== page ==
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Lucy Gunning, Mako Idemitsu, Suzy Lake, Liz Magor, Luanne Martineau, Shana Moulton, Valérie Mréjen, Paulette Phillips, Pipilotti Rist, Martha Rosler, Nicola Tyson, Jin-me Yoon.

27 November 2010 - 20 February 2011
Oakville Galleries in Gairloch Gardens & at Centennial Square

Curated by Matthew Hyland

Please join us for the exhibition opening on Friday 26 November from 7:30 pm-8:30 pm at Oakville Galleries at Centennial Square (120 Navy Street), followed by a reception at Oakville Galleries in Gairloch Gardens (1306 Lakeshore Road East) from 8:30 pm-10:30 pm.

This winter, Oakville Galleries is pleased to present Un-home-ly, a group exhibition that considers the currency of the uncanny in contemporary feminist art practice.

In his 1919 paper, “The Uncanny,” Sigmund Freud deftly charts the evolution of the German word Heimlich.  Once near-synonymous with Gemütlichkeit—the security and reassurance of the domestic, the familiar—Freud notes that the connotations of Heimlich have wandered over time, coming to mark the concealed, secret or strange. Building on the work of German psychiatrist Ernst Jentsch, Freud used the notion of the Unheimlich (the uncanny) to capture this particular turn from ordinary to bizarre, and the discomfort that often accompanies it. 

Titled after the literal translation of Unheimlich, Un-home-ly assembles works in painting, sculpture, video and photography to highlight the feminist tendency toward prodigious articulations of the commonplace—the domestic, the social, the corporeal—as a means to examine the realities of contemporary life.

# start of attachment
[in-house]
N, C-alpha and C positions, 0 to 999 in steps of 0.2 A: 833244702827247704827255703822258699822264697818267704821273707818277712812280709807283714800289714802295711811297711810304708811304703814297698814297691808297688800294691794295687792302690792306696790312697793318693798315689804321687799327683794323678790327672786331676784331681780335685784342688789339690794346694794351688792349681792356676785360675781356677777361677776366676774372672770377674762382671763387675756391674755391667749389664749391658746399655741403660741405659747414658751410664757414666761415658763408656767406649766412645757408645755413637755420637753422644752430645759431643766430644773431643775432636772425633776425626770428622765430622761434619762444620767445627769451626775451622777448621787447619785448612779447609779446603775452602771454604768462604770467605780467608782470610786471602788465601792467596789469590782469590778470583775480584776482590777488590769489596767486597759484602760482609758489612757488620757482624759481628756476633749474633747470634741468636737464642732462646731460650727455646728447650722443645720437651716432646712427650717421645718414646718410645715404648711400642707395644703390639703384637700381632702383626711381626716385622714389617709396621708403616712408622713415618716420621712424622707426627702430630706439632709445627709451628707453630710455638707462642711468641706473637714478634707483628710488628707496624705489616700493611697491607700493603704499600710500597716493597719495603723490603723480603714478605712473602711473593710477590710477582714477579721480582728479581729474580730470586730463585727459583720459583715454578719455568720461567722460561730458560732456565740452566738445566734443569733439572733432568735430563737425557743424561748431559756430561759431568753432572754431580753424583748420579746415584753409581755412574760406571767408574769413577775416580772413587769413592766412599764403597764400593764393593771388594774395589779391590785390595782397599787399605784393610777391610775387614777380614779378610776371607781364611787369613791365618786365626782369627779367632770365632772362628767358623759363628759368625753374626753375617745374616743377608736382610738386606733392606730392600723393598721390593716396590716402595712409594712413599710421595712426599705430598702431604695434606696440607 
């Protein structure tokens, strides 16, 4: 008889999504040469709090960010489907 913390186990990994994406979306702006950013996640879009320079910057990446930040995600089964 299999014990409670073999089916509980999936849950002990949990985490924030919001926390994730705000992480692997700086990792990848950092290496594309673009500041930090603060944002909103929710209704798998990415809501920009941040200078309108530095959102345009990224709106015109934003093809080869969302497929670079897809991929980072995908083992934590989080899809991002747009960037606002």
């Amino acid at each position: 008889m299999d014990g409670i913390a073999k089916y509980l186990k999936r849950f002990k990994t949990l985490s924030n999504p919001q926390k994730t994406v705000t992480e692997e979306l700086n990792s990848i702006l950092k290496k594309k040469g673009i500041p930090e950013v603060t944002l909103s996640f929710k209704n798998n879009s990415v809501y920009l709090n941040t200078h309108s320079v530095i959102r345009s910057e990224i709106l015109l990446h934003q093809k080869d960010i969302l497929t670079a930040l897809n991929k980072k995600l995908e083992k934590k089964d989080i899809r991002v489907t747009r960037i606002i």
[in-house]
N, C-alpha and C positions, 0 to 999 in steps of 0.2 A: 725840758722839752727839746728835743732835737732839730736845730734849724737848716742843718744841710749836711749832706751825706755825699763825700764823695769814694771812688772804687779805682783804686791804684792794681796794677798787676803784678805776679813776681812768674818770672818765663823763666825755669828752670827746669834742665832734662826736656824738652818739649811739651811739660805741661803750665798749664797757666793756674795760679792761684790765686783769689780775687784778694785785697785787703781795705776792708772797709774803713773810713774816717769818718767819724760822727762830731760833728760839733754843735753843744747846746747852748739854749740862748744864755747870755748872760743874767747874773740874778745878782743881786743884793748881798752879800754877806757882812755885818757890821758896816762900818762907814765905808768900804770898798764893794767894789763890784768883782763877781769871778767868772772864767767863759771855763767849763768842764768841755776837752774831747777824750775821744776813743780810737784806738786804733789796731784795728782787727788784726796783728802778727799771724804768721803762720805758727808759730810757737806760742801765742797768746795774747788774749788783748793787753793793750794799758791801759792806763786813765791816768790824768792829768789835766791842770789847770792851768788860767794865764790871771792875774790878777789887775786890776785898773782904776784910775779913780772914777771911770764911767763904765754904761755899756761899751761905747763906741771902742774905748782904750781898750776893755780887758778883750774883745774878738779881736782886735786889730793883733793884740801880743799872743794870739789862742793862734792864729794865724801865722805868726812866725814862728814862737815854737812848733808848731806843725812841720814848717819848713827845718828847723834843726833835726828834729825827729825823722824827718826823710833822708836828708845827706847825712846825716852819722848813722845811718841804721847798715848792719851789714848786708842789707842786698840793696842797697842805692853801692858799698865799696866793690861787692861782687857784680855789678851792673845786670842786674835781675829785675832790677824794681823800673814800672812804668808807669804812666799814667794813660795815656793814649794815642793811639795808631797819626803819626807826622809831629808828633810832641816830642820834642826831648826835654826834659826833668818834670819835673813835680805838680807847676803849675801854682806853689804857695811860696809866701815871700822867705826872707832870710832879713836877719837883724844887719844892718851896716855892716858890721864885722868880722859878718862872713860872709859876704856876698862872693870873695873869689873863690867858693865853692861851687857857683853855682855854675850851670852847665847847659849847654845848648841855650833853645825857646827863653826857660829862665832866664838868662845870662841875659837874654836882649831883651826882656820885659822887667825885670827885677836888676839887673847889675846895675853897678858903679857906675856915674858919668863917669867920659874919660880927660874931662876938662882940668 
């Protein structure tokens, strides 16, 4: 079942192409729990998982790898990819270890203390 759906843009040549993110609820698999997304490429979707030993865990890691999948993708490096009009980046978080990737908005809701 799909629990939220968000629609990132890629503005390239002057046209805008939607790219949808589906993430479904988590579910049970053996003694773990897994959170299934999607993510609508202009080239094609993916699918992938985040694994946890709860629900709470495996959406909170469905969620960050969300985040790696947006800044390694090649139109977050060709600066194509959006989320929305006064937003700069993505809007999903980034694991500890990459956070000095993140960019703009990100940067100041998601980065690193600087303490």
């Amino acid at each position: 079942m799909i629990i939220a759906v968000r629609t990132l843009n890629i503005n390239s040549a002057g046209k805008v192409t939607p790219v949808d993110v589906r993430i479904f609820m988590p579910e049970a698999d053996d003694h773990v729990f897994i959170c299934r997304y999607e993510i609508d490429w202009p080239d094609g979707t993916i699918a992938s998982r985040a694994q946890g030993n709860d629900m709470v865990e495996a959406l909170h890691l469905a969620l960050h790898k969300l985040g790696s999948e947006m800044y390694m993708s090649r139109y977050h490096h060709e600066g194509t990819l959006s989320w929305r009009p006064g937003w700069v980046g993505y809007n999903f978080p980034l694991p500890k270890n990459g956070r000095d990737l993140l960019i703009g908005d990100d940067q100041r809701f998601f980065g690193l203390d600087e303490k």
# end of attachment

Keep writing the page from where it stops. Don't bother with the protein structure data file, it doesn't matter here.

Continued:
Drawing variously on themes of domesticity, sexuality, comportment, and art history, the participating artists share an investment in altering the threshold of the noticed to bring into view that which may, at first glance, seem unexceptional. In mining the tension between the familiar and the strange, the attractive and the repulsive, these artists deploy an uncanny that is visceral and critical in equal measure, raising vital questions about the structure and substance of gendered existence.

Un-home-ly is the first in a series of exhibitions at Oakville Galleries that address key themes in contemporary feminist art practices. The next, to be mounted in 2012, will explore feminist gestures towards utopia. 

Image credit: Pipilotti Rist, I'm Not The Girl Who Misses Much, 1986, collection of Oakville Galleries. Image: courtesy of the artist, Electronic Arts Intermix and Hauser & Wirth.


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